Saturday, 22 April 2017

Nuclear weapons are increasingly just too risky for humanity

Letter to Daily Mail:
On 21 April (Mail) you reported  Defence Secretary Sir Michael Fallon as criticizing Labour leader Jeremy Corbyn for voting against the Trident nuclear weapons system renewal.

On the same day The Mail on Line reported a very important independent study  released by the United Nation's Institute for Disarmament Research (UNIDR) which concluded  The risk of an 'accidental' nuclear war is higher than ever and 'when luck runs out, the results will be catastrophic”.

The report’s expert authors  stress that nuclear deterrence works “up until the time it will prove not to work,” adding ominously “accident, misunderstanding or inadvertent escalation” are real risks.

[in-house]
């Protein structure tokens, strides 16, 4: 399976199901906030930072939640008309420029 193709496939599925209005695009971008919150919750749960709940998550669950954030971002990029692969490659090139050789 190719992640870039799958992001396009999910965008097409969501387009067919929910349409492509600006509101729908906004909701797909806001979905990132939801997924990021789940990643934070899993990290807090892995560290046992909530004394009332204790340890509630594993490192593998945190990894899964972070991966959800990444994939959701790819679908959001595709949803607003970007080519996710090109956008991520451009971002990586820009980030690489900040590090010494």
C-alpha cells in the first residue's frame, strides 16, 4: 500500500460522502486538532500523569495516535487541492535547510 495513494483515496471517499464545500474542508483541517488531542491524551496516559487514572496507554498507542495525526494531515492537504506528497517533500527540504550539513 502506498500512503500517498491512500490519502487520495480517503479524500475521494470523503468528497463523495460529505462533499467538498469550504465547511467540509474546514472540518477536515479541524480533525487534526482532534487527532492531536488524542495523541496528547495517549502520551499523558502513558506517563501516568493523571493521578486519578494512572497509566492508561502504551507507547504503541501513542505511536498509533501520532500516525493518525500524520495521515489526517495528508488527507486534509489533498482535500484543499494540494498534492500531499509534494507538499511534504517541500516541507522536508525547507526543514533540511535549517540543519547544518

The report interestingly points out that it is, ironically,  complex automated systems – such as those for early warning, plus launch command and control -  that could malfunction and start a chain of events which could lead to millions dying  in an accidental nuclear exchange.

The authors recall the UN General Assembly observation in 2013 that “'As long as nuclear weapons existed, there remained the risk of their use, either intentionally or accidentally, or of their further proliferation.” 

A  so-called expert UN ‘high-level’ advisory group has concluded “the only guarantee against the threat of nuclear weapons is their total elimination.”

Surely when there are huge pressures on taxpayers to fund the ever increasing demands of the health service, schools and pensions, it would be better to negotiate away Trident in multilateral nuclear disarmament talks at the UN, than commit over £200 billion of taxpayers’ money on replacing Trident.

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